Thanksgiving and my birthday are a few days apart, so I often look back on my year this week to see what the last 12 months have meant for my personal growth. I’ve always dealt with anxiety and depression, but last year I was in an exceptionally dark place. I was dealing with a lot of anxiety issues, very overwhelmed, unsure what to do next with my career, and feeling kind of like a failure. I felt like I was spinning out of control, and when I sense a loss of control, I lose my ability to function (and I also bring out my label maker). Anxiety and depression for me run below my surface. I’m simultaneously high functioning and nonfunctioning, which is a weird place to be. Today, I can’t say I’m less overwhelmed, but I do have better control over my anxiety. I have a better idea where I’d like to take my career, though the plan is still developing slower than I’d like and in general just feel more like my normal self.
Mental health is such an important topic. We need to be able to speak openly in our families, schools, with our friends, and in our government about getting people the resources they need. I’m incredibly fortunate to have access to all sorts of resources, from working regularly with a therapist to using state of the art work out equipment (and having the time to use it) and even trying homeopathic remedies, I’m able to incorporate it all into a regiment that works for me.
As I’ve learned more about my anxiety disorder (categorized as general anxiety) and depression I was shocked to read the statistics surrounding both. For example, anxiety disorder affects 40 million-plus American adults. Which means we either personally suffer or know someone who does. Because of that, I thought I would share some of the things that have helped me feel calm, in control and generally lighter over the last year.
1. Practice gratitude. Every day I write down three things that fill me with gratitude. Some days it’s more, but on bad days I can find three. The positive energy becomes contagious, and you start to rewire your brain.
2. Break a Sweat. I’ve always been good about exercise, but I realized my real mood booster is high energy cardio set to dance music. Only good things come from a 45-minute dance cardio class. Not only are your endorphins pumping, but you get your body moving, which for me is half the challenge. I also love a more complicated class where the only way to survive is to pay attention to how and when to move. The time not spent in my head is a great way to start or end my day.
3. Ditch the hormones. A few months back, due to a separate medical condition, I stopped taking hormonal birth control and can I just say, who knew I was such a chill person? I’ve been on it for twenty years, and as I’ve aged, it started to change my personality and made the anxiety even worse. While it’s not a solution for everyone, if it weren’t for a helpful nurse telling me about her positive experience getting off of it, I would never have considered it, so I’m passing it on.
4. Talk to a professional. I hate talking about myself, especially if I’m struggling with anything. (I prefer to bottle it up and then freak out at unsuspecting friends and family.) But talking to a professional is a great way to work out your stuff. Finding a therapist takes time. You have to work with someone you feel comfortable with and is your style, for lack of better word. I like someone casual and approachable who feels like they are fully present and provides practical advice. Things don’t seem as bad when you articulate them; I don’t feel like I’m burdening anyone and I walk away with a plan to handle my feelings when they come up.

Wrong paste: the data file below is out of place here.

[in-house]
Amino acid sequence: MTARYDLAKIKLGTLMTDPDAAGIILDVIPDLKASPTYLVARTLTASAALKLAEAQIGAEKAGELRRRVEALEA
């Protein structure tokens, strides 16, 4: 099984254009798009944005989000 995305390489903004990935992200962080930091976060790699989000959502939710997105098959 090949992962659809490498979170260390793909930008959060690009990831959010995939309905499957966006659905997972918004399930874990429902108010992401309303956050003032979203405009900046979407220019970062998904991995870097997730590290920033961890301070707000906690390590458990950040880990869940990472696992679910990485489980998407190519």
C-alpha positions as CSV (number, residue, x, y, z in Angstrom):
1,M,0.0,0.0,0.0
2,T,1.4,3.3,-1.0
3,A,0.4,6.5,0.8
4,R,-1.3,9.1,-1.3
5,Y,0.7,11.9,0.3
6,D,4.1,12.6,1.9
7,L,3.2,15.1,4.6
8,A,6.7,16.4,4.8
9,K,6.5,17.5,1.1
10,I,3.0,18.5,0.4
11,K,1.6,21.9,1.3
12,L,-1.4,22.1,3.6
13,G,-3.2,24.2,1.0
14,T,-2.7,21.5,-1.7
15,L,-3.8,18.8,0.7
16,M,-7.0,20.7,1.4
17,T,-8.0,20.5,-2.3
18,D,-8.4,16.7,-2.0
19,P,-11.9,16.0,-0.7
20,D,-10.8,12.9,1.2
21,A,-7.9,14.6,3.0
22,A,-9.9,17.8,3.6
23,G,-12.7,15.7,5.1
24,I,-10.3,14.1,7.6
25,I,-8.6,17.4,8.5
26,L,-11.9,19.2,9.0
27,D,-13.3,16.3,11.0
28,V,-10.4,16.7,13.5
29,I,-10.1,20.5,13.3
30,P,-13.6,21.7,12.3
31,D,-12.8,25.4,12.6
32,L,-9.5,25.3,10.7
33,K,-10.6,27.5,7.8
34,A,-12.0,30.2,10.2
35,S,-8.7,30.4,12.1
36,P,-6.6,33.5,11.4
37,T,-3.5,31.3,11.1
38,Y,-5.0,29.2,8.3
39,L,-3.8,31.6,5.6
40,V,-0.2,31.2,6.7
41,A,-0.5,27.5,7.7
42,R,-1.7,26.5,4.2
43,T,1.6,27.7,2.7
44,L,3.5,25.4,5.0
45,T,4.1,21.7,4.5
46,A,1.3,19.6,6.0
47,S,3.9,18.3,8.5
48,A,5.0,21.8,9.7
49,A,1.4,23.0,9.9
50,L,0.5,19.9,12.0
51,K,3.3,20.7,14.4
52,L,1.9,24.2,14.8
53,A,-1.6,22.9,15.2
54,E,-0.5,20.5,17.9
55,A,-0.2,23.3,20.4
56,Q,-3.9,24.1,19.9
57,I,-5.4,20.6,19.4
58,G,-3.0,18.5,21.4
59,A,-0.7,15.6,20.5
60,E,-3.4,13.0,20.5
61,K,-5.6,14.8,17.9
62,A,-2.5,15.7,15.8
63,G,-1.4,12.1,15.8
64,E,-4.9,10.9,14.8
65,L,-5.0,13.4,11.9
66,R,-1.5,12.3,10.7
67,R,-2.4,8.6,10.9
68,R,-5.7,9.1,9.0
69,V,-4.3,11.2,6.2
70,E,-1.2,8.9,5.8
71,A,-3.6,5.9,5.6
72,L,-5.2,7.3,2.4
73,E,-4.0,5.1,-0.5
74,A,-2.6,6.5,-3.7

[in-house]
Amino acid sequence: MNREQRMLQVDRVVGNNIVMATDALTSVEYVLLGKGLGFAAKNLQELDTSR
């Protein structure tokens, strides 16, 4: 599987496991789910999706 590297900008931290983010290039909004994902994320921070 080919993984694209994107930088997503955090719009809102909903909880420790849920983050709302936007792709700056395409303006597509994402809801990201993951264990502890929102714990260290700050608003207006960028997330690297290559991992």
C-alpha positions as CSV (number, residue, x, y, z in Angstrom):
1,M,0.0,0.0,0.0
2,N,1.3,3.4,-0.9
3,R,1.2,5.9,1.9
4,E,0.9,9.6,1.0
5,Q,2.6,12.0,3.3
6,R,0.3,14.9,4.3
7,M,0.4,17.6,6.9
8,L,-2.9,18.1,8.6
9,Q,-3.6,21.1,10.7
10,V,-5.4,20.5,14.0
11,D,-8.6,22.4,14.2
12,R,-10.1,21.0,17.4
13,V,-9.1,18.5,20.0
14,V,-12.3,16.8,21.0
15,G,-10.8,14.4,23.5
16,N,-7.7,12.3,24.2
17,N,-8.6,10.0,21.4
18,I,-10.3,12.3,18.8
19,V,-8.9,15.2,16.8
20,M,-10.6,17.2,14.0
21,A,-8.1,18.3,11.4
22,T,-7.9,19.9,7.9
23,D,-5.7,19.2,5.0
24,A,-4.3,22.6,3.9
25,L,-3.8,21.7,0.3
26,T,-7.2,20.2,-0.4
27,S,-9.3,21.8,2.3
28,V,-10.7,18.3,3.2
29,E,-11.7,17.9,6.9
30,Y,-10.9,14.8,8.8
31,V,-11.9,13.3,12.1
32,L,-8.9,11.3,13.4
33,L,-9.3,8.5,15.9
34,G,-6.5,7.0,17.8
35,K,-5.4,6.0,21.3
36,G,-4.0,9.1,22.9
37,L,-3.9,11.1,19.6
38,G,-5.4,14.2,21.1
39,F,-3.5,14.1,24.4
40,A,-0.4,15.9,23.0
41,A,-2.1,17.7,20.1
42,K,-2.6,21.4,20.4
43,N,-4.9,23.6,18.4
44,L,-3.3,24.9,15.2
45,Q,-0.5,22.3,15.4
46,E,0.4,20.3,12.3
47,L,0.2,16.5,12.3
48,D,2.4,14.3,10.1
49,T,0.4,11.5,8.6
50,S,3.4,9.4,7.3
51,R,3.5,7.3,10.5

5. Remove the negative. This is a tough one that I’m still very much working on, but you need to start to eliminate situations and relationships that aren’t healthy. A few years back I started to realize that a certain “friendship” left me feeling bad about myself and that started a spiral of negative self-talk that took me down a dark path. Once I was out of it, I felt like walking in the sun after a long time in the dark. Get rid of or limit your interaction with people who leave you not feeling like your best self or who don’t adhere to your moral compass.
6. Cut out the booze. Ugh, I love wine, but it’s a depressant, and I don’t need it. I’ve done well with my no-drinking-on-weekdays-rule for the most part. The holidays are going to be super hard, but I have a plan to keep it under control and to not drink on days when we have nothing special going on. I do feel a massive difference in how much better I sleep, react and process information, plus I have a lot more energy and my skin looks great.
Finally, let the people you share your life with know what is going on and what you need to stay level. Communication is essential to manage your day-to-day. Bri and I have been together forever, so he knew I struggled with this, but didn’t have the right words to define it until recently. I’m now able to tell him what I need for success (an organized house, set schedule, routine, and general peace) and he understands that I’m not just crazy type-A. He now realizes that lack of order, disorganization and contention are all triggers to bring on my anxiety, especially if I’m already quietly anxious about something. Also, when something does come up, I’m able to discuss it with him, and he’s ready to help me work my way out of the weeds. It’s made all the difference in the world.